LAST week, the Singapore Exchange (SGX) announced that it would partner the Securities Investors Association (Singapore) or SIAS in a drive to educate the public on the benefits of equity investing as part of retirement planning. The move is not without its critics. Some have argued that the exchange should not be encouraging the masses - especially low-income groups - to dabble in the stock market. All the more so given the increase in risk in financial markets because of the uncertainty shrouding the eurozone, as well as the US and Chinese economies.
This argument has some merit. But on balance, given the poor level of retail participation in stocks (and possibly an over-investment in real estate by individuals) and the superior returns that equities offer over the long term, SGX's initiative also has merit. Considering that it is the job of the exchange to develop the local capital market by encouraging greater investor participation, it is difficult to see what other choice SGX has. The issue is not whether it should educate people on stockmarket investing, but how.
In particular, when conducting educational programmes, it is important that SGX and SIAS focus not just on potential returns, but also on risk. Too often, investment products are advertised and sold on the basis of eye-catching profits made in the past together with ambitious projected returns. In almost all cases, there is no disclosure of the risks that were taken. In a properly functioning disclosure-based, caveat emptor regime, risk must receive equal coverage.
Second, since the ultimate goal is for retail investors to incorporate equities into their retirement plans, SGX must ensure that new offerings are of high quality. Throughout the years 1998-2007, retail investors suffered when Malaysian shares that used to trade on Clob International were replaced by a flood of China stocks. Although some of these did thrive for a few years after listing, most eventually collapsed under the weight of a host of governance-related scandals. This has contributed to retail disillusionment with the stock market and is probably a significant factor behind the conspicuous absence of retail investors these days.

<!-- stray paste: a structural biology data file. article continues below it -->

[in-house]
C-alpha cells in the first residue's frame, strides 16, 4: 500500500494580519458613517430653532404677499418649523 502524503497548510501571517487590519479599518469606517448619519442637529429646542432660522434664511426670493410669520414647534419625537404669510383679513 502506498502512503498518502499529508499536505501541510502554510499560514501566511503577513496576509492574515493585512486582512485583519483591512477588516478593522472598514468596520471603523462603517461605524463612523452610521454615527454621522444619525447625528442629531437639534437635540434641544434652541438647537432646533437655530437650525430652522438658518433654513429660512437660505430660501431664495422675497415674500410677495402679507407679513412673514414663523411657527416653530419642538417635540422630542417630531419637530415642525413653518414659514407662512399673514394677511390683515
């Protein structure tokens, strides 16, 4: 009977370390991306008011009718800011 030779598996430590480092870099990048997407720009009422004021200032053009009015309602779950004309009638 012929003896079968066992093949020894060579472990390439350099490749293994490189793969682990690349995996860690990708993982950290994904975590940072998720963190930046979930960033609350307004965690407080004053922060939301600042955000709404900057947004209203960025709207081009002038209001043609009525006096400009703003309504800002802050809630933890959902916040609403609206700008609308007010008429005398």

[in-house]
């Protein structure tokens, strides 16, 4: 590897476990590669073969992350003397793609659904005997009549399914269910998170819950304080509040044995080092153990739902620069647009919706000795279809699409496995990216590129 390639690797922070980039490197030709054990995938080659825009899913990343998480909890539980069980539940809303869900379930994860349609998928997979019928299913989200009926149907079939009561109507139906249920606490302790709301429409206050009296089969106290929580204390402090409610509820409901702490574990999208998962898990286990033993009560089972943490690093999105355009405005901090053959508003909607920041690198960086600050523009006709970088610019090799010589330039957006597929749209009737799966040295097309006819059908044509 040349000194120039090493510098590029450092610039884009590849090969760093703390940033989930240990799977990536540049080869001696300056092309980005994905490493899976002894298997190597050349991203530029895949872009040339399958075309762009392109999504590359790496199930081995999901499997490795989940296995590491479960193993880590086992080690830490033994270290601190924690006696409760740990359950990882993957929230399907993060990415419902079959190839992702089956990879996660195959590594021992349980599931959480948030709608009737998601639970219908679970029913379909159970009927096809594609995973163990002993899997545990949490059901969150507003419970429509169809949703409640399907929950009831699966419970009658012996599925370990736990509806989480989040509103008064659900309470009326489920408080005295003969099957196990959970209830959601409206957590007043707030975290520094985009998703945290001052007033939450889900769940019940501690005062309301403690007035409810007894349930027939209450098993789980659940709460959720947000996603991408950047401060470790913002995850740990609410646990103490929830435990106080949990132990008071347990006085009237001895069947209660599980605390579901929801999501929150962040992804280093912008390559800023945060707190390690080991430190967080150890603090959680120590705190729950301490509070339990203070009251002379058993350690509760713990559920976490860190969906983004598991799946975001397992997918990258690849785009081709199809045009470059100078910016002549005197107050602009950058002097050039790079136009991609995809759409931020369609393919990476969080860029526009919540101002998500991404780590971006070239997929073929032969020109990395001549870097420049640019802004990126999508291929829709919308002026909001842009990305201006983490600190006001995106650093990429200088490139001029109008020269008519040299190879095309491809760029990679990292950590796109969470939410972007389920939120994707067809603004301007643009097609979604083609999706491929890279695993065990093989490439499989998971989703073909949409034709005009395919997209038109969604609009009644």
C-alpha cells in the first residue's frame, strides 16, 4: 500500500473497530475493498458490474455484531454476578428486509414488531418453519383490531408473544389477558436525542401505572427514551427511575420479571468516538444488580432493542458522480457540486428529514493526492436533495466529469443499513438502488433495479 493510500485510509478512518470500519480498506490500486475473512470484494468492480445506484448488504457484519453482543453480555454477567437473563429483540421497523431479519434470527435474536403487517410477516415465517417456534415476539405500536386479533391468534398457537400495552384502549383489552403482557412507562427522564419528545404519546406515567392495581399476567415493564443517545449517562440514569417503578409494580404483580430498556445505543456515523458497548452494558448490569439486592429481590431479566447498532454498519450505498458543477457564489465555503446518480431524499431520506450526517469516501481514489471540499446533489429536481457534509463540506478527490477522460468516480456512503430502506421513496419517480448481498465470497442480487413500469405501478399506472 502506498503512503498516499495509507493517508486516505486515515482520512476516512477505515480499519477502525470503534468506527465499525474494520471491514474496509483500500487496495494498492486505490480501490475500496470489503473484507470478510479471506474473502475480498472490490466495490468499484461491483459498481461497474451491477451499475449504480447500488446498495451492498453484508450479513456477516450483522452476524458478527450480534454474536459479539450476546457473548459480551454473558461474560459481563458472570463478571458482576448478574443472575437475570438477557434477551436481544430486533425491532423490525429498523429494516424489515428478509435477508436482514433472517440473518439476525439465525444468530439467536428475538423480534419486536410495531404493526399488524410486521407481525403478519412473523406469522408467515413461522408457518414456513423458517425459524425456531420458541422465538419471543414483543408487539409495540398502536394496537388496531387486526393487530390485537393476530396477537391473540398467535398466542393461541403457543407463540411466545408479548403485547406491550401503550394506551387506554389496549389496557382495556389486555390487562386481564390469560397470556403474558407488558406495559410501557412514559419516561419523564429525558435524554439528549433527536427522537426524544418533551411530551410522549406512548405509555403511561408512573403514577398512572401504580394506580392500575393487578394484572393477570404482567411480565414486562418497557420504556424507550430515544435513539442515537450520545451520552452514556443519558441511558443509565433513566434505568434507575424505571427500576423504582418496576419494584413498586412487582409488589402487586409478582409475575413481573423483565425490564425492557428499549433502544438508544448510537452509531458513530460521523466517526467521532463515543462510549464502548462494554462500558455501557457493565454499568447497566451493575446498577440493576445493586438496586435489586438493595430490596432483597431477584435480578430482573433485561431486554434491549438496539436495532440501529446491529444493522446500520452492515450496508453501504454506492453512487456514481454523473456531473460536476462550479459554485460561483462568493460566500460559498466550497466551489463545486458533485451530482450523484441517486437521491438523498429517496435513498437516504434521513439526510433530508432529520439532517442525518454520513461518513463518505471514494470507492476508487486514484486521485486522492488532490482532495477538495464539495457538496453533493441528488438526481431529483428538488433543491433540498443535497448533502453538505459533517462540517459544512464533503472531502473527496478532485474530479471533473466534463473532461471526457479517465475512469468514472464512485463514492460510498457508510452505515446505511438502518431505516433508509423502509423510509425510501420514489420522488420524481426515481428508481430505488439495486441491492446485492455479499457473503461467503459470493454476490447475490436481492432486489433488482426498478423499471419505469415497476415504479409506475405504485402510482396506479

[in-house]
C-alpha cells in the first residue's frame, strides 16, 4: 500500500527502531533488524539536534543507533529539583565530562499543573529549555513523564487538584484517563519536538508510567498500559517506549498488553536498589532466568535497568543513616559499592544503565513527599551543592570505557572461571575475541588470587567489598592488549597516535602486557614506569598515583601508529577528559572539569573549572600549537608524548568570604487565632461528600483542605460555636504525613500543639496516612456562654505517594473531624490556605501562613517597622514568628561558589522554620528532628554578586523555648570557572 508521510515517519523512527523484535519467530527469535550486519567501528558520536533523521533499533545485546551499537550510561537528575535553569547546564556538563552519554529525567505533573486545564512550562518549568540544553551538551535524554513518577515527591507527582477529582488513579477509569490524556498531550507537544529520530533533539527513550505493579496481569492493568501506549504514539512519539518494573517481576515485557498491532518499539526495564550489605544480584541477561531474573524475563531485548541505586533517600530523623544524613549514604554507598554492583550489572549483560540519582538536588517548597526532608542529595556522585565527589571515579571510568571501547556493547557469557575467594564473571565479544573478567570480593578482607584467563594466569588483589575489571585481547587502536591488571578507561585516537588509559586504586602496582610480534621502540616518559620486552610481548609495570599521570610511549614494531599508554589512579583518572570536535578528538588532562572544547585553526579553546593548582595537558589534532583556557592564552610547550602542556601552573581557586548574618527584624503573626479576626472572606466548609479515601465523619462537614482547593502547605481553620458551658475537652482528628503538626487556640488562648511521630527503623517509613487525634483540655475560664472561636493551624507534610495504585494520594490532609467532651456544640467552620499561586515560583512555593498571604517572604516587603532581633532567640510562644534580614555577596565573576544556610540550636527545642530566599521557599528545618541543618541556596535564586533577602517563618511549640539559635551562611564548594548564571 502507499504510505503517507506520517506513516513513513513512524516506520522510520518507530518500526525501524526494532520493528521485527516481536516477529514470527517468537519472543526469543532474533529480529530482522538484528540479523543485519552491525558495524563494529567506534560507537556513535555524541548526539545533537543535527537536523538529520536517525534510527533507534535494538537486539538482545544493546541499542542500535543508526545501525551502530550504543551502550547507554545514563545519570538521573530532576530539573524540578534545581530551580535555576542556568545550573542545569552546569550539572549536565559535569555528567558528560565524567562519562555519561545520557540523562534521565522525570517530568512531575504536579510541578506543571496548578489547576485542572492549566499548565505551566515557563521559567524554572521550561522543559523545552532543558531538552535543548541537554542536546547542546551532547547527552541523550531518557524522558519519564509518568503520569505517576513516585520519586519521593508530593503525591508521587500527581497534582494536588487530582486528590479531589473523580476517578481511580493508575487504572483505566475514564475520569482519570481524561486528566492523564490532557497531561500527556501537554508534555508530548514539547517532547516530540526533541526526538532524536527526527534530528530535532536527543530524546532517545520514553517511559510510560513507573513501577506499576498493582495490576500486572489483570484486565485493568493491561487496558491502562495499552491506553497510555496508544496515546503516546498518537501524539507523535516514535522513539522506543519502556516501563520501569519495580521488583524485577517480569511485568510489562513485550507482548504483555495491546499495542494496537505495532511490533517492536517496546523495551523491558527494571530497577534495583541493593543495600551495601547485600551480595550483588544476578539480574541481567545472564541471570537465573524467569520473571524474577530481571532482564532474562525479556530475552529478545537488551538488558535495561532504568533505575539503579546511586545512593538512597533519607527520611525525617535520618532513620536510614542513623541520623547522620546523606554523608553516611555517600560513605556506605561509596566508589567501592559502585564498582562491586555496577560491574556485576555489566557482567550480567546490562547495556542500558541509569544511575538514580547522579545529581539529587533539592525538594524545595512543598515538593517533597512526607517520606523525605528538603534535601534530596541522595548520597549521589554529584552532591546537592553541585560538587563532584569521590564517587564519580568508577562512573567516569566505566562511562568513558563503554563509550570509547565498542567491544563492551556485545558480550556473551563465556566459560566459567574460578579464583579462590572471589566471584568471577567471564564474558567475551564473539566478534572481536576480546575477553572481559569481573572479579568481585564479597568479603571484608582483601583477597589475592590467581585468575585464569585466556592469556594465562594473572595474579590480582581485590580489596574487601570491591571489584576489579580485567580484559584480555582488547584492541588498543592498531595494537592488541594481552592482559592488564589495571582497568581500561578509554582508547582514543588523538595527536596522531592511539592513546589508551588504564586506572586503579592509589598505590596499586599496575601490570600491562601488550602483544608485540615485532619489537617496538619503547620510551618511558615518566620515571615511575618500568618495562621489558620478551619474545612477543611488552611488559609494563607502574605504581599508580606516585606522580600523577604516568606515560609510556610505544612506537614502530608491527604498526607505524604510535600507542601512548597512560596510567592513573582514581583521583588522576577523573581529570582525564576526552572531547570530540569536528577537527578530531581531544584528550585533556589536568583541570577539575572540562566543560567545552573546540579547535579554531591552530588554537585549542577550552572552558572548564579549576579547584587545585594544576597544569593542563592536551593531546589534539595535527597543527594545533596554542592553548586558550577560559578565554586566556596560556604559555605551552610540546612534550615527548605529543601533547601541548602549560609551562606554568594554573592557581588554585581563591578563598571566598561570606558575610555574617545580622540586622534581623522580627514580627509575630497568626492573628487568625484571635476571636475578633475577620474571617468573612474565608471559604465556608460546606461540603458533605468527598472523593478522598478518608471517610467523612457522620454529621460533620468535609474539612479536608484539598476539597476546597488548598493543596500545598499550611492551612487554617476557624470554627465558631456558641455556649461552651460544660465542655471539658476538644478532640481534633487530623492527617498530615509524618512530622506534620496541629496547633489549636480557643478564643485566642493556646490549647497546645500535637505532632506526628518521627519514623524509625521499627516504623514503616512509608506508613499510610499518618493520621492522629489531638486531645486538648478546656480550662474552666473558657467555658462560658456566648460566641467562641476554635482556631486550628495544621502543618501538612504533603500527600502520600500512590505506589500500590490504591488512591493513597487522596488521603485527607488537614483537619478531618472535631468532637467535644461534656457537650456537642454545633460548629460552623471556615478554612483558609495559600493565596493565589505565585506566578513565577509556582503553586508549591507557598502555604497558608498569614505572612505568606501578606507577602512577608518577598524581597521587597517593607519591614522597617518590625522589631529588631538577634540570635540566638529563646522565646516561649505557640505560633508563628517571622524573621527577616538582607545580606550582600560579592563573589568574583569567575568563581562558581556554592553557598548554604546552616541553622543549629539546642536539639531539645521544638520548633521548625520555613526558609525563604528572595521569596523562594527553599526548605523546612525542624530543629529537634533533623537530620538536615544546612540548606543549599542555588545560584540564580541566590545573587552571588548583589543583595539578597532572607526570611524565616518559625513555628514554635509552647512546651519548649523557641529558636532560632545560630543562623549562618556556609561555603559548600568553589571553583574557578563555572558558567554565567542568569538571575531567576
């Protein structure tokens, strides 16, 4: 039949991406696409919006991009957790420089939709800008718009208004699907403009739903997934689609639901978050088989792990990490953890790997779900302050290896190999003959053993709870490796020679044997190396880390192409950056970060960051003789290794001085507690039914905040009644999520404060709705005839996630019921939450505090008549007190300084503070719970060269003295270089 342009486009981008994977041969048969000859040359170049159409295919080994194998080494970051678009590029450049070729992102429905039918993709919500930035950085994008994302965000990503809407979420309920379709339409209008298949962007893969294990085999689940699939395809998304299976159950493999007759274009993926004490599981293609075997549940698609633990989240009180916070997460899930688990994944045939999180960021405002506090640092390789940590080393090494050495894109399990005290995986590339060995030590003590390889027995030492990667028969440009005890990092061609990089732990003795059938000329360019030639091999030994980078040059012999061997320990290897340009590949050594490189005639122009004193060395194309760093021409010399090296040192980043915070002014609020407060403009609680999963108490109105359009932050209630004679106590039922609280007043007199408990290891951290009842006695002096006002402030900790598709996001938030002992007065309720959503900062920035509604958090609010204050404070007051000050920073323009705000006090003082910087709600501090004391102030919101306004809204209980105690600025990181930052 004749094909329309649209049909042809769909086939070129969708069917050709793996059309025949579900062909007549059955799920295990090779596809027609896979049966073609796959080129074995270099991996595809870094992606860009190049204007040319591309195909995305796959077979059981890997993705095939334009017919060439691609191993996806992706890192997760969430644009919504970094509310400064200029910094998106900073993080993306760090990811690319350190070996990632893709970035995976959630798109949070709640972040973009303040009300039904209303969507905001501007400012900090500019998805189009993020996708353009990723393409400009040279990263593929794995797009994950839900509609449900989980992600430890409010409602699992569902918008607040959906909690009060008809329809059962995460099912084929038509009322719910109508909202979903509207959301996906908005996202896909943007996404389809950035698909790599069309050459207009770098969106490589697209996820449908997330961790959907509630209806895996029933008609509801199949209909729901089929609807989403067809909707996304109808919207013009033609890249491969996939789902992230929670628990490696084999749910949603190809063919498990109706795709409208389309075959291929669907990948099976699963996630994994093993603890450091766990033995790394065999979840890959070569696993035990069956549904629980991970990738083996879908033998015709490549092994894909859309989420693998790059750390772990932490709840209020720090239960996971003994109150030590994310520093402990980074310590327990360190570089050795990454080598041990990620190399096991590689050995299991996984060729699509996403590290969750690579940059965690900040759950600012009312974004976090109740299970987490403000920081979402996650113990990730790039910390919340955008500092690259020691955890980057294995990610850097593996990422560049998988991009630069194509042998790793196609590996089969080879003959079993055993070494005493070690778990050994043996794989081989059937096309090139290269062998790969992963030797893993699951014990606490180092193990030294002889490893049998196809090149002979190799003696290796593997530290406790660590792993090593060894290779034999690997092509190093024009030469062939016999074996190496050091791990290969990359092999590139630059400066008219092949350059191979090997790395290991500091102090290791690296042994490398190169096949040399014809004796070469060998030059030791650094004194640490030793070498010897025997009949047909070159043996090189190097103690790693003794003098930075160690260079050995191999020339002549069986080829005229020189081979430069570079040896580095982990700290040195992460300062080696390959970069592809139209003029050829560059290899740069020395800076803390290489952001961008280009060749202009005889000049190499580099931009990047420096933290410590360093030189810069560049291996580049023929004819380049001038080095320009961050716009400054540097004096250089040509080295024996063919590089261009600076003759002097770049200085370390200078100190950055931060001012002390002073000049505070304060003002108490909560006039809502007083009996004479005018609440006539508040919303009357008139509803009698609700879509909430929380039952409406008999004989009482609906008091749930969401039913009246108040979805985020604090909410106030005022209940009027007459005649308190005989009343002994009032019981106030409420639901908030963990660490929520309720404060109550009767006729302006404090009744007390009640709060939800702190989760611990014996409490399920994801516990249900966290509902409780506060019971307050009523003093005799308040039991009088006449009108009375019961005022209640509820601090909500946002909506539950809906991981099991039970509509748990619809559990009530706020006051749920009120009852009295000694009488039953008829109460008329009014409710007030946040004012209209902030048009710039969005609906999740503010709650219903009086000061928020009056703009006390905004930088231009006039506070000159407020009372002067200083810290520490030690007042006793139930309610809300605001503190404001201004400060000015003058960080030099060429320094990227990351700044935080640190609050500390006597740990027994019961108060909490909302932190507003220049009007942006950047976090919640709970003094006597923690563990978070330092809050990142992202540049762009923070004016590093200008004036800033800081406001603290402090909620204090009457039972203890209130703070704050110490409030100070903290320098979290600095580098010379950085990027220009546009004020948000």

In this connection, it is good to note that SGX last month revamped its mainboard listing requirements, drastically raising the profit and size hurdles that companies have to achieve in order to gain membership on the exchange.
Although size does not necessarily guarantee quality, larger companies are more likely to be tracked by institutions which should help enhance governance. Also, big companies tend to have more diversified revenue sources and, therefore, lower earnings volatility - features which should also help reduce risk. Properly handled, the SGX-SIAS drive to educate potential investors is a worthwhile initiative that deserves to succeed.